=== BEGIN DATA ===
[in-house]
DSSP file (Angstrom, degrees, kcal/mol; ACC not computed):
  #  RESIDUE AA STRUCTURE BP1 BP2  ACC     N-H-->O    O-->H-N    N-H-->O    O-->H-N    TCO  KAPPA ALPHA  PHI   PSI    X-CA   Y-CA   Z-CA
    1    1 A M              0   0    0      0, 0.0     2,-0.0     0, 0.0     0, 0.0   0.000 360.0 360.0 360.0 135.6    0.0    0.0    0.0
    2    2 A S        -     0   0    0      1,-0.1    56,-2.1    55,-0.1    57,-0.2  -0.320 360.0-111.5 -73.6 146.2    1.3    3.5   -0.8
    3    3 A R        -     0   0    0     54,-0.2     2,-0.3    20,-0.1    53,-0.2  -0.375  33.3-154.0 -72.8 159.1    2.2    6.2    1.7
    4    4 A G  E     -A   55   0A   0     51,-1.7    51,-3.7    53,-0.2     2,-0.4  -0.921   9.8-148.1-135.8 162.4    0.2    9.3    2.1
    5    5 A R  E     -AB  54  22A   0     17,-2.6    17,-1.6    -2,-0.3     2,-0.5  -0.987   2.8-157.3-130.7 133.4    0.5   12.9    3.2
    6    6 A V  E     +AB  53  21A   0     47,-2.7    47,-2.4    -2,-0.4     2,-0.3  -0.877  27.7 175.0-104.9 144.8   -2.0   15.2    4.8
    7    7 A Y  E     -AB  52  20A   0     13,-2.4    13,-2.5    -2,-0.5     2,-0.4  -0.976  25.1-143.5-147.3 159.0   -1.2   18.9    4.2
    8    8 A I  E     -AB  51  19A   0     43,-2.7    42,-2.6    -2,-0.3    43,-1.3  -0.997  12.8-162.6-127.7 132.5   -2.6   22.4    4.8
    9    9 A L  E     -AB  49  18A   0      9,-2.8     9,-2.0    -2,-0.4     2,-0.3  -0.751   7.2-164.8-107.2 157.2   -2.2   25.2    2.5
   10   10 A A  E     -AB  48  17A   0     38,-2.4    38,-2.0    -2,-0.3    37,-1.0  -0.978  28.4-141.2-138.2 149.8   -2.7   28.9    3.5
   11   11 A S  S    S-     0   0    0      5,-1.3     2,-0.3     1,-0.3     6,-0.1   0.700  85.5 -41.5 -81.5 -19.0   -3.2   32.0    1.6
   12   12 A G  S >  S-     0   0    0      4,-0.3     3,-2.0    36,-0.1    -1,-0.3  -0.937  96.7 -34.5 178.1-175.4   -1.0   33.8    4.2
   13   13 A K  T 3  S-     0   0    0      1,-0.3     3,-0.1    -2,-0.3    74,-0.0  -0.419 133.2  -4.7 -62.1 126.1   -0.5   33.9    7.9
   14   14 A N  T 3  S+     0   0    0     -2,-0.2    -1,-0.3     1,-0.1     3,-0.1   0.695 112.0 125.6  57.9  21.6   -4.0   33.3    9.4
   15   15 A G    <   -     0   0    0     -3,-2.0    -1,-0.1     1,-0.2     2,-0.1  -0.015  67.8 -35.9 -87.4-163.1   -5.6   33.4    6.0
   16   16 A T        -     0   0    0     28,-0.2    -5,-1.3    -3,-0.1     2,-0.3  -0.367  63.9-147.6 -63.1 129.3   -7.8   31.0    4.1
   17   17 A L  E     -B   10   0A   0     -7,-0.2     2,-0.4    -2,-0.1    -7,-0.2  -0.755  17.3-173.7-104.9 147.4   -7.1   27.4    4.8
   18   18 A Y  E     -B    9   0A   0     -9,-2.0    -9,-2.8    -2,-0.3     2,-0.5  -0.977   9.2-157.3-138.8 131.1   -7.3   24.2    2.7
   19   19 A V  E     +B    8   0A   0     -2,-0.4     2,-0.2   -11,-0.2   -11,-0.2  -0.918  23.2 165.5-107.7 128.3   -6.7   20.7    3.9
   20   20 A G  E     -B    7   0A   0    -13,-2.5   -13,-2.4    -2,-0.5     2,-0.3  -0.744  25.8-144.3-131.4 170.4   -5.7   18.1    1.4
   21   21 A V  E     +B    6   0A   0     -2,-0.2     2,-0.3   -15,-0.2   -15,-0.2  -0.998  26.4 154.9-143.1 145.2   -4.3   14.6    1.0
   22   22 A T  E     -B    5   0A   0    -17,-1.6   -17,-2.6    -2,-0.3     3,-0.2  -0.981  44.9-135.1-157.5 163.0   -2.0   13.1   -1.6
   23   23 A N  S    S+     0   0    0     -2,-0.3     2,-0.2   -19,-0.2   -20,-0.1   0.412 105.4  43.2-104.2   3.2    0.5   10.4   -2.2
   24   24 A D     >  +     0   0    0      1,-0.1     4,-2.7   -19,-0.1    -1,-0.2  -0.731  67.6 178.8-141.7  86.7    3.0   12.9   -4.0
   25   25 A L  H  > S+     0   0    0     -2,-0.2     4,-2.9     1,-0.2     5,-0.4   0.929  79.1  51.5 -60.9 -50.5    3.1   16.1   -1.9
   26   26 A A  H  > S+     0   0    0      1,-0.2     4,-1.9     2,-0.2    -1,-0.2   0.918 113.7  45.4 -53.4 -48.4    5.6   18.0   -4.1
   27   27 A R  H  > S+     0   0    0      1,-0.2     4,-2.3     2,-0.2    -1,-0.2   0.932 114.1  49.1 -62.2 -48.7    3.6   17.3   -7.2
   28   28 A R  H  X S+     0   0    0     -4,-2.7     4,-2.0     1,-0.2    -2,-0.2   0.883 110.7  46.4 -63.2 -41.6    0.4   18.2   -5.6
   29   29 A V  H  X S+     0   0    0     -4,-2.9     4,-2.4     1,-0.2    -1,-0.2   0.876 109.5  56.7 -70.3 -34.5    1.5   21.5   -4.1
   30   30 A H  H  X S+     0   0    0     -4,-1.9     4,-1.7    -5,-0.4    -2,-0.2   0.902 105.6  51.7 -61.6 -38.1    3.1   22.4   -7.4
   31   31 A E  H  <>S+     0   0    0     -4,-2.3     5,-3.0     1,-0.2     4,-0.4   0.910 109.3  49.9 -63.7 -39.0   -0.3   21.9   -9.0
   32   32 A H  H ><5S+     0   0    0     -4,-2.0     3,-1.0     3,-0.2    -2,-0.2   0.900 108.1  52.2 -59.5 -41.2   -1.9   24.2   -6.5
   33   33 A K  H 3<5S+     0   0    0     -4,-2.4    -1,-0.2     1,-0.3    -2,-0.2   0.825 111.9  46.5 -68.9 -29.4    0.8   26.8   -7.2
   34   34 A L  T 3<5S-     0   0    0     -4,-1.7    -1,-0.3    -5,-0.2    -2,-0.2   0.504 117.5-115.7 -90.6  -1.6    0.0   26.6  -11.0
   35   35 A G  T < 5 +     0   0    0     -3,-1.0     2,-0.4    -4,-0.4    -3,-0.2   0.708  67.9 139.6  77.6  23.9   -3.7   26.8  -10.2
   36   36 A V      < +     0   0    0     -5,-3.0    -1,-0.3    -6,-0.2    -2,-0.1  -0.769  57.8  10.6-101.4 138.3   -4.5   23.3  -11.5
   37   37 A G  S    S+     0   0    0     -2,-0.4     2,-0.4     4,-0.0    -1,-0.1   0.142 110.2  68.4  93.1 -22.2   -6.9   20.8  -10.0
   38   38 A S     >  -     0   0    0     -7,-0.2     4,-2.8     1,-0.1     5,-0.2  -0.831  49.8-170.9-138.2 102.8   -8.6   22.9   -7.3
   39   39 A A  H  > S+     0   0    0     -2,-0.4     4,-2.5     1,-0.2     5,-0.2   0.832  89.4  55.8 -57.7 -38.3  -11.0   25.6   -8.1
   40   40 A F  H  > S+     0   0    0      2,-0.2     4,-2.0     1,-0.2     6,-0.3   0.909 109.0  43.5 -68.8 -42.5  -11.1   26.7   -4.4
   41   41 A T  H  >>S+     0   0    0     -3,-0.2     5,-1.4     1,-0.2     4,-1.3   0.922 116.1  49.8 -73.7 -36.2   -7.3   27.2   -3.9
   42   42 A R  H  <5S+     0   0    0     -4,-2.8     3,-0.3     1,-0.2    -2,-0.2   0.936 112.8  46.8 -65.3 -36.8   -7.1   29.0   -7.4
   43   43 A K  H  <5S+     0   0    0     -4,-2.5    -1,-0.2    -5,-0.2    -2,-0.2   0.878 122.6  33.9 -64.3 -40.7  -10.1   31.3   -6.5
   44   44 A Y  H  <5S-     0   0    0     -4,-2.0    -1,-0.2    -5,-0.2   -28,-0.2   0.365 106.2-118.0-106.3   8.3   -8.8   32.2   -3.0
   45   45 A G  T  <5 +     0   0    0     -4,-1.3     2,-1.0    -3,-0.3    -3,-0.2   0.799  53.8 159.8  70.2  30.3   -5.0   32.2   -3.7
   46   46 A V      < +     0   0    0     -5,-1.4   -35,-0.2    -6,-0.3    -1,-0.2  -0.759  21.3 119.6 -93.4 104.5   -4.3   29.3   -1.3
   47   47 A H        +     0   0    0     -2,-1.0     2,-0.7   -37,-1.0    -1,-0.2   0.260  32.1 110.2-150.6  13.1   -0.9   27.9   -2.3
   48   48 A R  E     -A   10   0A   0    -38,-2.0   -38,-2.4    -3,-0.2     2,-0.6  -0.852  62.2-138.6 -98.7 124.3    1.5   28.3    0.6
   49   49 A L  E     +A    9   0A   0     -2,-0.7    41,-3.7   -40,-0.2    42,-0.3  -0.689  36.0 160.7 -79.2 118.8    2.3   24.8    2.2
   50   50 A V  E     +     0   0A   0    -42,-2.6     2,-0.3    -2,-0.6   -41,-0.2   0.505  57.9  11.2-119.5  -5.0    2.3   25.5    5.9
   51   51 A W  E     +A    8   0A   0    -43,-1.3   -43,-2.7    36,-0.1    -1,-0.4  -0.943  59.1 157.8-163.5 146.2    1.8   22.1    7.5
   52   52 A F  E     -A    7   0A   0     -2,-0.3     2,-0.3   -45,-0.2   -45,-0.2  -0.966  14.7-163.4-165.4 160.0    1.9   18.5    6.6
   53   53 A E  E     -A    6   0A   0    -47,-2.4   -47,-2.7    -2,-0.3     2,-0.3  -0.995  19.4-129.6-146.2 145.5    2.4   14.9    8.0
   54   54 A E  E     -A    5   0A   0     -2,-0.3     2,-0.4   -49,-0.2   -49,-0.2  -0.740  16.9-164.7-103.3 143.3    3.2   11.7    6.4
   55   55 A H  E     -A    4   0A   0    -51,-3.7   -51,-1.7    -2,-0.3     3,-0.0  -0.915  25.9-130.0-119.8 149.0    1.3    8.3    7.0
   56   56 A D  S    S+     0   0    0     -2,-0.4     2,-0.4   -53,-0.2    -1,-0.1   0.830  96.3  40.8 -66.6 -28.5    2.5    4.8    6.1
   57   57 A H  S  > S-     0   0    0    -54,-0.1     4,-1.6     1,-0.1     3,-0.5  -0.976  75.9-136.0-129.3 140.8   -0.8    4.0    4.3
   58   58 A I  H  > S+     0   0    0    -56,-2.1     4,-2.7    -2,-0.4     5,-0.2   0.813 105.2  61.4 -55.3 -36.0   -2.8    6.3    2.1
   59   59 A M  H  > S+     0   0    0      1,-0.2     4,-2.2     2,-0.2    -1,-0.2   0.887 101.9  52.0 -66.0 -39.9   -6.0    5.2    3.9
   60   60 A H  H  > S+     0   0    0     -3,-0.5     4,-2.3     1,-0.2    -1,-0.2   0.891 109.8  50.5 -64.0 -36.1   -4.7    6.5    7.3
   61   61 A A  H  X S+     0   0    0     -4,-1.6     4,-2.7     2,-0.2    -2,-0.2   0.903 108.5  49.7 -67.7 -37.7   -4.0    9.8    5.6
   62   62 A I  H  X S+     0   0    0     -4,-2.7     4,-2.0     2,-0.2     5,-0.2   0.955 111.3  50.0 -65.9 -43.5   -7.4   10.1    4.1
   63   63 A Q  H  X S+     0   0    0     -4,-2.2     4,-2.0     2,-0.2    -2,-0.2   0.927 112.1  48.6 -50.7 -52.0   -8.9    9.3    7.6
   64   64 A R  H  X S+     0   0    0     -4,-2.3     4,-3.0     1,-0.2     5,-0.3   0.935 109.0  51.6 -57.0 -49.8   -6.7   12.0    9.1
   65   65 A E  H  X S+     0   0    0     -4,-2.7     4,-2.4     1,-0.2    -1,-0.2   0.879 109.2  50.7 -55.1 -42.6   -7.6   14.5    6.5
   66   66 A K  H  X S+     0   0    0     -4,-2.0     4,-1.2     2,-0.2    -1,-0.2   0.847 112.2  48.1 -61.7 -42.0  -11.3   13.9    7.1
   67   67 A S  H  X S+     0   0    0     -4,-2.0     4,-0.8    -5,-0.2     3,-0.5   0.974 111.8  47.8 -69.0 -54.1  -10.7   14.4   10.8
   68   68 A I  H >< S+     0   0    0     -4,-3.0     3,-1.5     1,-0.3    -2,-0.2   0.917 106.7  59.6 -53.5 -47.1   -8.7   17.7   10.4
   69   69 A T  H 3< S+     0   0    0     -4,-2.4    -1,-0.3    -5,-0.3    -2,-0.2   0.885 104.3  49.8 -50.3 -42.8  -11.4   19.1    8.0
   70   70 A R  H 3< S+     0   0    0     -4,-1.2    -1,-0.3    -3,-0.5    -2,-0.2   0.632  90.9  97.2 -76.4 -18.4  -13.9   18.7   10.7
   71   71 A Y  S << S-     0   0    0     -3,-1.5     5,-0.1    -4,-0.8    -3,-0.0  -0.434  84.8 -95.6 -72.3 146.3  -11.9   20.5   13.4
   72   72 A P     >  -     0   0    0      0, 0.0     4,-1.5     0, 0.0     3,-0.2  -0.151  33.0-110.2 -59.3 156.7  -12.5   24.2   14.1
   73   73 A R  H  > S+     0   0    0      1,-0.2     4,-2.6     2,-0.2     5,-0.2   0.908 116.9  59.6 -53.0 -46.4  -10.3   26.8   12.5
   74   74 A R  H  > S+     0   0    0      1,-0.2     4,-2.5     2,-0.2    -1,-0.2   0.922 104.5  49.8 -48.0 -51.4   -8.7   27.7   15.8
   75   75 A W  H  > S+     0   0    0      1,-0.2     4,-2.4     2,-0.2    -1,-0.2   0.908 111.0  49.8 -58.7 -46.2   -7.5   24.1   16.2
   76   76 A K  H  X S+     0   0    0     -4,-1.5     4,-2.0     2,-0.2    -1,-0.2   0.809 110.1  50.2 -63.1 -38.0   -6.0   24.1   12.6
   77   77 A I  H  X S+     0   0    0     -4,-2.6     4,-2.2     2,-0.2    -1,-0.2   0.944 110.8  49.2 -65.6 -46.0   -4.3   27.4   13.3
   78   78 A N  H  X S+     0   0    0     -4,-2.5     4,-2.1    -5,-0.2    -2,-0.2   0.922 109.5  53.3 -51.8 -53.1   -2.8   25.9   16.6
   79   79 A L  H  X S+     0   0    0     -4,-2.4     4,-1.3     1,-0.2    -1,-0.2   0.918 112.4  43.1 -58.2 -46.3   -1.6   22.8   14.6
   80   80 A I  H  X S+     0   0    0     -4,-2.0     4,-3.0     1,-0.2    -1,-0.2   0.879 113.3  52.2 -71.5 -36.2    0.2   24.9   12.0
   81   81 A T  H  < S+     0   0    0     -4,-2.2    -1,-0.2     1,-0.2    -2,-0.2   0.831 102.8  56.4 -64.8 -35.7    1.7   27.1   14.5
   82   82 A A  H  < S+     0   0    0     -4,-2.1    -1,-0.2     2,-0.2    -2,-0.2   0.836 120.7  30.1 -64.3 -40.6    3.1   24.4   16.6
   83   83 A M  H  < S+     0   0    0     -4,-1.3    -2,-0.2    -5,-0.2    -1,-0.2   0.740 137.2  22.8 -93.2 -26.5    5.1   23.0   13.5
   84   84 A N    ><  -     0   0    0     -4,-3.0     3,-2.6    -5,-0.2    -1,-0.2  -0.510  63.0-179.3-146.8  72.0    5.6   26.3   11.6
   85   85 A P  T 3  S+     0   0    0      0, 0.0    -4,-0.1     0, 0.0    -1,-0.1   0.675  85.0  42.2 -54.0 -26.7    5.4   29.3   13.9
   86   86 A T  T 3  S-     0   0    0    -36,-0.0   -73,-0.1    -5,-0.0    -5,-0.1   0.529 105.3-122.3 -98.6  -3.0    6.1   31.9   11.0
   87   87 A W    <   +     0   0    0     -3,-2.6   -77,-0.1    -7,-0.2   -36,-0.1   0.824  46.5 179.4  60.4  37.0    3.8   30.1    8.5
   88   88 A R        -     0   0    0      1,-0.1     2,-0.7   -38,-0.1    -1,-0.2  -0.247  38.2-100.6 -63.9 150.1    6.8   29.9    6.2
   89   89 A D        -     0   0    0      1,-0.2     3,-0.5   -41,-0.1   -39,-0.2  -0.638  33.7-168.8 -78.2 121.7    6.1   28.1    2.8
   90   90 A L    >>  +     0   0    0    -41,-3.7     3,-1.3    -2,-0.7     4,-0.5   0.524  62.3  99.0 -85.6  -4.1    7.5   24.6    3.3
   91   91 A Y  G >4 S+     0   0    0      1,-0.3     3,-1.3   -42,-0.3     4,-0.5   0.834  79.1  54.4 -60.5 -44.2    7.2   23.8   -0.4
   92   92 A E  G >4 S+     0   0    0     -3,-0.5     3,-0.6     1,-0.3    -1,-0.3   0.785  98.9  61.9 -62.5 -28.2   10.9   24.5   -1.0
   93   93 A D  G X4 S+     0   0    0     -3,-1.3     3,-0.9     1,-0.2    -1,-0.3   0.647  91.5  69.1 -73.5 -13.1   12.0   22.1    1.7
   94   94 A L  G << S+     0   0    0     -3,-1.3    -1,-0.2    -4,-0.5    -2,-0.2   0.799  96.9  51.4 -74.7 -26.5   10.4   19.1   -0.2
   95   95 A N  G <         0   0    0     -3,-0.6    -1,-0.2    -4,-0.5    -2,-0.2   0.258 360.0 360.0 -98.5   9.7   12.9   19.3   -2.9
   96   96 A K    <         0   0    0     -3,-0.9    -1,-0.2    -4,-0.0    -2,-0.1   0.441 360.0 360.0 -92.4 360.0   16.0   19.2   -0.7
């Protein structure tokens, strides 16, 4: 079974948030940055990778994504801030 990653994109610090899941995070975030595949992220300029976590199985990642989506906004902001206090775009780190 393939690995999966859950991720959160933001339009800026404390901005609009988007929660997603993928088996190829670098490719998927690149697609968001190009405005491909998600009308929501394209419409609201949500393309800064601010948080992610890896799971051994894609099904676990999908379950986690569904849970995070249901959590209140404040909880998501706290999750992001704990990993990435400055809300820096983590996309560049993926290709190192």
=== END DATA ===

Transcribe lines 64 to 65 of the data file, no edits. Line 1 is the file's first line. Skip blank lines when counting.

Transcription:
   61   61 A A  H  X S+     0   0    0     -4,-1.6     4,-2.7     2,-0.2    -2,-0.2   0.903 108.5  49.7 -67.7 -37.7   -4.0    9.8    5.6
   62   62 A I  H  X S+     0   0    0     -4,-2.7     4,-2.0     2,-0.2     5,-0.2   0.955 111.3  50.0 -65.9 -43.5   -7.4   10.1    4.1